During that period he carries out all the obstetrics department’s perinatal diagnostics (deformities and other advanced diagnostics). However, for the rest of the week he works in his private ultrasound scanning practice in the town – an arrangement, he says, that succeeds without causing any deficits.
We asked Professor Wolff what inspired this unusual work pattern.
F. Wolff: ‘The special feature of this structure is that we were the first to think of outsourcing this area of perinatal diagnostics into a perinatal centre. This means it was outsourced from clinical routine, but is still on site. The basic problem in large perinatal centres is that the number of births is very high, which also means many high-risk births. Most clinics find it difficult to supply a senior physician who does perinatal diagnostics and at the same time is responsible for the delivery room. This split gave us the idea to bring in a former consultant, who had left and opened his own specialist gynaecological practice outside the hospital, back into the hospital and to assign him to perinatal diagnostics.
Wouldn’t employment of a second consultant be easier?
FW: It just wasn’t possible. Perinatal diagnostics is not a very lucrative area for hospitals; the cost of services is barely covered. However, for a gynaecologist in private practice who, in addition, can also offer the IGeL services (individual health services) this is very different. This type of work is indeed lucrative for him and also allows him to acquire new ultrasound scanners. For the hospital, on the other hand, this would have meant a large deficit. So we escaped the economic trap of having to employ additional staff without having more pregnant patients to look after in return for services. However, these now come to us through integrated care. The delivery room consultant is responsible for the delivery room and is authorised to cover for the consultant in private practice. Otherwise, he is on site, in the delivery room, where he is also responsible for obstetric processes and the pregnant patients.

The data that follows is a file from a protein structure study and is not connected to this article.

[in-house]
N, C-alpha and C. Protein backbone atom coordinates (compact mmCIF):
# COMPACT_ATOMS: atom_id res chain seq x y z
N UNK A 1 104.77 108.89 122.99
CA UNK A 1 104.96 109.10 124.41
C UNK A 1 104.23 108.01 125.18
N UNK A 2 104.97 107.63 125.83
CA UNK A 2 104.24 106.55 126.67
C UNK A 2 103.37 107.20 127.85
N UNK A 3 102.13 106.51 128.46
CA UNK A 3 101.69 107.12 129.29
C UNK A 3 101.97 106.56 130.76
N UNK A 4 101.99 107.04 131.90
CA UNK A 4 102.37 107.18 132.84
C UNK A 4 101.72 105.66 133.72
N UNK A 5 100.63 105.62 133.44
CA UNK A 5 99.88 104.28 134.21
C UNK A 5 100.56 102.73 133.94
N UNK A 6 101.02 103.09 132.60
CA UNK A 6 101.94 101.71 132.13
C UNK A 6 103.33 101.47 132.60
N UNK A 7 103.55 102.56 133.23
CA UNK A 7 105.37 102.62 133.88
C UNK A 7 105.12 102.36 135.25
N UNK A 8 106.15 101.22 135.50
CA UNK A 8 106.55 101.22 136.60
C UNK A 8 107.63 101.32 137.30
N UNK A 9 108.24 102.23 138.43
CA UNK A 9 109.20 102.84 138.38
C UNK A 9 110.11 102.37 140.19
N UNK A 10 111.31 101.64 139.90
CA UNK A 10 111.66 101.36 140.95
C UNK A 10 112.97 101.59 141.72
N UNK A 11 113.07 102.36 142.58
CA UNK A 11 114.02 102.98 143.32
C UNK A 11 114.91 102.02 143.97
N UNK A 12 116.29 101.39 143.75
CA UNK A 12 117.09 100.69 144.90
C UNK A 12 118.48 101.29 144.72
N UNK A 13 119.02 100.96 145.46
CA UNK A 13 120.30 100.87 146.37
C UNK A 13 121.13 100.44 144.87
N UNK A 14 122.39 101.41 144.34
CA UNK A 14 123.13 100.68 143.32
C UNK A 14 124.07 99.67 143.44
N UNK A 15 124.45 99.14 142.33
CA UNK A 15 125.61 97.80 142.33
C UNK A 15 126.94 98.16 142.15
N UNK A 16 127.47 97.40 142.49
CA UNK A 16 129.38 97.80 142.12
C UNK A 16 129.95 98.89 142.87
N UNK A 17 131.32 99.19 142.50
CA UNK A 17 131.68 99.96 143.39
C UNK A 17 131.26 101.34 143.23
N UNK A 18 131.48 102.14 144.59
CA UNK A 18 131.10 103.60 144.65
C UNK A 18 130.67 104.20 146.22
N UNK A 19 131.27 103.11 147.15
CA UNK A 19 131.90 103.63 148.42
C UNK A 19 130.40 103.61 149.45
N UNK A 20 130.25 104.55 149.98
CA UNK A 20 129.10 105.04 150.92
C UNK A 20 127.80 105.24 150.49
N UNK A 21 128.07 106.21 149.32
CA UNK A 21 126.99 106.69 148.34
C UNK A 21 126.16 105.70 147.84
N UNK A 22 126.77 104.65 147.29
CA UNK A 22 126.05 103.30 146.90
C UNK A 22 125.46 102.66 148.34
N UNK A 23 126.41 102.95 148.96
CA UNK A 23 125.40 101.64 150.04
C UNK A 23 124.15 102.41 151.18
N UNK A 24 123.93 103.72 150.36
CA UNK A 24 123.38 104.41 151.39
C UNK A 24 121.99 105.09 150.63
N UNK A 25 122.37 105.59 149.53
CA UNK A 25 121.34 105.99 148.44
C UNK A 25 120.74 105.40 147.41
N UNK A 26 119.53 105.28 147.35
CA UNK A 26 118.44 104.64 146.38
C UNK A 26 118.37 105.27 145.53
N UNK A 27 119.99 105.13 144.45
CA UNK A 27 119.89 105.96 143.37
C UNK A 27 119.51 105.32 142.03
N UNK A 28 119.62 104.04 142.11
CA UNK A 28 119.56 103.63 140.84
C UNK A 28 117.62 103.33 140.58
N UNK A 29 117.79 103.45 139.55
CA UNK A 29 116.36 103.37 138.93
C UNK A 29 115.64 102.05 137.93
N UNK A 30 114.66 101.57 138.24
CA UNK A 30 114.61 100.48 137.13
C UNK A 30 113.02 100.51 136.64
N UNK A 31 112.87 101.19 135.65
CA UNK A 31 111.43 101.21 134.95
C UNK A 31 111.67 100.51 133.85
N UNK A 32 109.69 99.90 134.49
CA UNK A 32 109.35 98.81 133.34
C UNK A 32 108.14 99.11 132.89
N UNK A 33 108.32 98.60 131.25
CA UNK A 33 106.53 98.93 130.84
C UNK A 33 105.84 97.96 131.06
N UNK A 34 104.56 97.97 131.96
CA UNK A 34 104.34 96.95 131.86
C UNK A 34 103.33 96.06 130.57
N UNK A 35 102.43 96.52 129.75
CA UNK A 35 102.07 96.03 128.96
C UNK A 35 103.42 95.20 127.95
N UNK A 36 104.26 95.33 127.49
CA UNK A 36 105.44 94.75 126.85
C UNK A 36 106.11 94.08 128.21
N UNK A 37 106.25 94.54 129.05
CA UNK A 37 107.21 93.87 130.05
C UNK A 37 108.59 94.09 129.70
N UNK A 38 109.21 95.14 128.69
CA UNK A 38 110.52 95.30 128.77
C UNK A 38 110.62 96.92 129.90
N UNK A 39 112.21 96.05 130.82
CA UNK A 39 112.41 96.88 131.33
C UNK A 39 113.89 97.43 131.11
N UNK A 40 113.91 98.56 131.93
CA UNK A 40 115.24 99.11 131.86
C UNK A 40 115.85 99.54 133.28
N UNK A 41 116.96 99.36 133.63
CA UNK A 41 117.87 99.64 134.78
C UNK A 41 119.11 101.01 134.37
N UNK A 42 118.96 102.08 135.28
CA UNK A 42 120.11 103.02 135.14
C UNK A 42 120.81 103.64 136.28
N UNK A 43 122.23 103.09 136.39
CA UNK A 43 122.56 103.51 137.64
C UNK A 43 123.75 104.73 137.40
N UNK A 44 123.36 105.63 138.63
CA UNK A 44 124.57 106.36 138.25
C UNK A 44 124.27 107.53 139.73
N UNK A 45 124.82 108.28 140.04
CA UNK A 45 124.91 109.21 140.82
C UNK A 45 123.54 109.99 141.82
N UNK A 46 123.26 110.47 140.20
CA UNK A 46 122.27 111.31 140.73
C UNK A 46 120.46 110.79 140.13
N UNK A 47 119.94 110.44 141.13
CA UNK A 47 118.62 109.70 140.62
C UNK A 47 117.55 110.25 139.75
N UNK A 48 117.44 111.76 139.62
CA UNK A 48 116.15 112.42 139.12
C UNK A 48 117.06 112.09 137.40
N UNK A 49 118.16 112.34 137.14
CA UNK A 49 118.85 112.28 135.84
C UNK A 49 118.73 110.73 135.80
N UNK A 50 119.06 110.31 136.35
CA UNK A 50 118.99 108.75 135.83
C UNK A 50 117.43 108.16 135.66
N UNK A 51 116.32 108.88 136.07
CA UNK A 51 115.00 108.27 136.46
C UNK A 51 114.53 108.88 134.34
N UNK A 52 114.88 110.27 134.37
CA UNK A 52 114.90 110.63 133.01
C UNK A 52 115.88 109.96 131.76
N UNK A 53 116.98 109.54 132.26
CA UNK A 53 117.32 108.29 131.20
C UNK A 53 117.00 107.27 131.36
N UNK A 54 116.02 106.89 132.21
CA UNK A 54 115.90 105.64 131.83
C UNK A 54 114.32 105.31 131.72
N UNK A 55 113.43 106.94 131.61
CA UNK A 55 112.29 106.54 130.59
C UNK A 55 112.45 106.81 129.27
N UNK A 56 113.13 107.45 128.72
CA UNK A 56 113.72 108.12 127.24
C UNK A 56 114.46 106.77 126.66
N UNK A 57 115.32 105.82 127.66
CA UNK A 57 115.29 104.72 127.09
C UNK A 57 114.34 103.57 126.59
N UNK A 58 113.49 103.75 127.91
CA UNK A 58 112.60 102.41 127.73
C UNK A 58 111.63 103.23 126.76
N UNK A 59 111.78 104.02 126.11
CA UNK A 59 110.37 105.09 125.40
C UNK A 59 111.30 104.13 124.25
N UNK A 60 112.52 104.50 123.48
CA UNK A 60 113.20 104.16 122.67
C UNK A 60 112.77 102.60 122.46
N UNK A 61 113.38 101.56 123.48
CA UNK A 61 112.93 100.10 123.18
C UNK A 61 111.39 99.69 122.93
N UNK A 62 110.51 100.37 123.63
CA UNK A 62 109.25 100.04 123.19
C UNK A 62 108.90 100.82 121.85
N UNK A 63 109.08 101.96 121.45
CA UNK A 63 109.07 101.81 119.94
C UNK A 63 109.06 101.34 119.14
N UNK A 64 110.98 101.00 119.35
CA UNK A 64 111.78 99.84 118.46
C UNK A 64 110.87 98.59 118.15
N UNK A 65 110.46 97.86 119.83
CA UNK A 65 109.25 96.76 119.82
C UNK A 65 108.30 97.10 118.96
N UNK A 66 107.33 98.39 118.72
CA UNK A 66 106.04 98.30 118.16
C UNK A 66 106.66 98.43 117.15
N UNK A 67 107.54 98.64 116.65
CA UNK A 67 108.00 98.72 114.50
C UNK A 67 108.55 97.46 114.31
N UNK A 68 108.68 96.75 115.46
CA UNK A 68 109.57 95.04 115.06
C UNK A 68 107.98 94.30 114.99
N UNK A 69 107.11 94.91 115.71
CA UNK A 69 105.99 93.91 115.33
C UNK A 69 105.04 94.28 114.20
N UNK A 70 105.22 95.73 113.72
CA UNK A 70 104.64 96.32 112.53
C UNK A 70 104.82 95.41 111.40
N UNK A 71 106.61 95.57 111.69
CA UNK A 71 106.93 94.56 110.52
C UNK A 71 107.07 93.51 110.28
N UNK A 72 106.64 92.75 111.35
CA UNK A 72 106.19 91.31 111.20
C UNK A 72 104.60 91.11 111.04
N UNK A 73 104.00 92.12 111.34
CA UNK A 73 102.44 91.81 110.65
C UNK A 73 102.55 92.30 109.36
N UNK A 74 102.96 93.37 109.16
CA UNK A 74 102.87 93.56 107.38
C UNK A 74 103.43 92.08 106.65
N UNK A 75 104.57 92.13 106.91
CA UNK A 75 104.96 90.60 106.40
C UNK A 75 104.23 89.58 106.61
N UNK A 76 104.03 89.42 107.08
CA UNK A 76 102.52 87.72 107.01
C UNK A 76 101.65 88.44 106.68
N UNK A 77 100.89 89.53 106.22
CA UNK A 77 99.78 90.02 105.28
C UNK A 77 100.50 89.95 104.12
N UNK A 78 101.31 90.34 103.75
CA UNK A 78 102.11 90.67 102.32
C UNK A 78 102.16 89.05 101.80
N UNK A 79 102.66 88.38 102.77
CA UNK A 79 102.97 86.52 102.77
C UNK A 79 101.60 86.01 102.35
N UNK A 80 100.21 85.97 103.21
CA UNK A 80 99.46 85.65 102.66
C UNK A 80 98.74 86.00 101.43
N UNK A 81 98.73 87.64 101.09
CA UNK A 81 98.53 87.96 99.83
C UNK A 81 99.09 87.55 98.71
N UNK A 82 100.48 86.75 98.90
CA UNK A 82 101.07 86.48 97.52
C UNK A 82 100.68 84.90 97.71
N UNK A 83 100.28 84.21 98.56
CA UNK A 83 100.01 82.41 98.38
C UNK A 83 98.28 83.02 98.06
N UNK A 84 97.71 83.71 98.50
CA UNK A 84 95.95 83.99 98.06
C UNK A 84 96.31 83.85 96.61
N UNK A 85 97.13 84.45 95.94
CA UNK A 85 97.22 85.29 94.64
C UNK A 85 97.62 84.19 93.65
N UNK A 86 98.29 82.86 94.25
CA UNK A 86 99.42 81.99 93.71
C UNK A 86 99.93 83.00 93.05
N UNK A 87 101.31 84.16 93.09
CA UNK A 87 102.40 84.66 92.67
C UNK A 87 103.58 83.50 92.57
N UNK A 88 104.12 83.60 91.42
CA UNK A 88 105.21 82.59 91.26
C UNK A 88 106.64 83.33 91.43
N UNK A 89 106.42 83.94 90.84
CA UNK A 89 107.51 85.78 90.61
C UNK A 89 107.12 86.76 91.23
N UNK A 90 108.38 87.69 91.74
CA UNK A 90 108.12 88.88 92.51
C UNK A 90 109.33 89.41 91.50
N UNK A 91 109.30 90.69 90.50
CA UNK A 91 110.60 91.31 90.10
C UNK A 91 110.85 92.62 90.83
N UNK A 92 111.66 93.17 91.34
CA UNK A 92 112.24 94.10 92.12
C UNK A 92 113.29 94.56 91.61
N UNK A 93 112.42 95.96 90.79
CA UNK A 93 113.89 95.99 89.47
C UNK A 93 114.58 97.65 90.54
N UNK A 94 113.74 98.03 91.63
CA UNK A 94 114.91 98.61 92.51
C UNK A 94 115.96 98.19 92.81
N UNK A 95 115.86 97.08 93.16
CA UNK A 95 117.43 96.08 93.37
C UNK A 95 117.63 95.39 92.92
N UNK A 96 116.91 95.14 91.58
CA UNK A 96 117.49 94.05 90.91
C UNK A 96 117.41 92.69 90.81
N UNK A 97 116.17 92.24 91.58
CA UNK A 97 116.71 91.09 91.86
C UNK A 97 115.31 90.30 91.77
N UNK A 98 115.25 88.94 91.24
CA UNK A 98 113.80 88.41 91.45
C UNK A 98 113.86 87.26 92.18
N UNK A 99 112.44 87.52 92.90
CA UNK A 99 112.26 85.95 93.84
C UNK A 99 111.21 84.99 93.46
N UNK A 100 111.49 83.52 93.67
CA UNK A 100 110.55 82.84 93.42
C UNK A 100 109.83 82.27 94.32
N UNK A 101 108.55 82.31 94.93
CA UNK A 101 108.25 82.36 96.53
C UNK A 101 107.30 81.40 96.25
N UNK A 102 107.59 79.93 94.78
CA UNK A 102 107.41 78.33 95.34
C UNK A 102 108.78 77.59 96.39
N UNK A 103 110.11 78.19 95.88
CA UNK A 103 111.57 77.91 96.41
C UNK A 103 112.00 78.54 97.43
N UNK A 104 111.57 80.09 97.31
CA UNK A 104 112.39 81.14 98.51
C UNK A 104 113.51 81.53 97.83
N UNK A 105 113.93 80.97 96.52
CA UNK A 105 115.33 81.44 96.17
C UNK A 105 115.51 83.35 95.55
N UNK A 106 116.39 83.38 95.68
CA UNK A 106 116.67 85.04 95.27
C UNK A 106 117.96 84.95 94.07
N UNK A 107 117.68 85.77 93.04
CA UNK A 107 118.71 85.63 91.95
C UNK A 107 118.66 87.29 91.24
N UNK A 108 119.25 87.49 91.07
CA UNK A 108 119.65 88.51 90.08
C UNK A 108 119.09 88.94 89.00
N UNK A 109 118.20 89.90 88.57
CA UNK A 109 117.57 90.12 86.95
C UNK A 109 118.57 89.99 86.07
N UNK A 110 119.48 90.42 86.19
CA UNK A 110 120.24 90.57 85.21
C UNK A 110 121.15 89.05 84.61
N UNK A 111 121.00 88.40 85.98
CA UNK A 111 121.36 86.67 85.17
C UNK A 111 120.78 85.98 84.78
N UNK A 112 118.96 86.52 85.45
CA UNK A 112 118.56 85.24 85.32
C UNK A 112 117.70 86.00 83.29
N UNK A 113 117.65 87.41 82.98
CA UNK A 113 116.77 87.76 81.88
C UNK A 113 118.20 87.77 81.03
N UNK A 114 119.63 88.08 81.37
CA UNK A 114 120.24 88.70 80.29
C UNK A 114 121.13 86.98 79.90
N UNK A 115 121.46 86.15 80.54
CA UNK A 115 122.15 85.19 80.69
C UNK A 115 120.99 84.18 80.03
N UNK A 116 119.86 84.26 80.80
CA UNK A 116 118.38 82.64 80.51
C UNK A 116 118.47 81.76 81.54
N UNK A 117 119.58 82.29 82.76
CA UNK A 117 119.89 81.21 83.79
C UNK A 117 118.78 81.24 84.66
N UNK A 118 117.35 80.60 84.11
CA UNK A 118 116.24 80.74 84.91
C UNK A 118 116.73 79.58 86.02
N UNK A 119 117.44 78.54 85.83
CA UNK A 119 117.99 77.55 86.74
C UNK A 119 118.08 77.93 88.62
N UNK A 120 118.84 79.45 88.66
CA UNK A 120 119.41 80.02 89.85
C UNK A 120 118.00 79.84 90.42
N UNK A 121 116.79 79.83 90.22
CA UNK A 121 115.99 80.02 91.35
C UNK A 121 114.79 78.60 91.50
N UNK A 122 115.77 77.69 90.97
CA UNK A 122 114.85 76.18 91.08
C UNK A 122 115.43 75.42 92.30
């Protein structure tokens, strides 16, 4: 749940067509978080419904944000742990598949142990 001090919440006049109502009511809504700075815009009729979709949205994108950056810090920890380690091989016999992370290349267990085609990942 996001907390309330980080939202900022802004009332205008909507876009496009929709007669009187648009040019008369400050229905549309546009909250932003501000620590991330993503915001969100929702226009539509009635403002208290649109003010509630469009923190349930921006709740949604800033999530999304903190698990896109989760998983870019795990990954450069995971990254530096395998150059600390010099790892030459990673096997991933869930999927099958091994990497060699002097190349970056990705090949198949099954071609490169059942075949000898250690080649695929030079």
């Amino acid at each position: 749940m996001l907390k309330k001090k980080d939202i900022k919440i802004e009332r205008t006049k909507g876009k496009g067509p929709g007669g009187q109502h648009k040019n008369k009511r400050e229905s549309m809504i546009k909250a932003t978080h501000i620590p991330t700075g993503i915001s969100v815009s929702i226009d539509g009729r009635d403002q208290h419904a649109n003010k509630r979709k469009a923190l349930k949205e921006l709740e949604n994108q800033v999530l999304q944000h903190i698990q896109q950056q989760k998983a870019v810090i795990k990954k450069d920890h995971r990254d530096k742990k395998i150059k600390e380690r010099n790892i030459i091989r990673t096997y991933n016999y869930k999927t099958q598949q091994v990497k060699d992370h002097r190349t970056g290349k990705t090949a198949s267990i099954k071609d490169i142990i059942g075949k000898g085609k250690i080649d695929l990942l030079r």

Is this ‘outsourcing’ of services on the agenda for other diagnostic areas?
FW: Yes, our next, very recent project was developed due to our acquisition of a Xario and to achieve equipment utilisation. We have used the same concept in our mamma-ultrasound surgery, which is in high demand and which we outsourced. This project has only just started. Dr Henatsch, a gynaecologist in private practice, comes to the clinic each Friday to carry out mamma ultrasound scans on patients whom we have not managed to see during normal surgery hours. He investigates suspected cysts or tumours, which are then biopsied, and he holds a large surgery with the Xario, ensuring the equipment is fully utilised.
Does Dr Henatsch gain more patients through your clinic?
FW: Yes, definitely – the patients we simply cannot see during the week.
What other tasks remain for the clinic?
FW: We are trying to focus on our key business, which mainly means treating a large number of patients. We tend many patients during births and surgery, for which a hospital receives a set remuneration. Mostly, prior diagnoses associated with these services have been financially covered already and often just result in additional costs. With personnel resources in short supply – i.e. with only a small number of assistant doctors – one has to consider very carefully who to employ where and where jobs might be reduced through integrated care, but with the same level of service.
So the managers are very happy?
FW: I think so. From that point of view we are considered examples for others.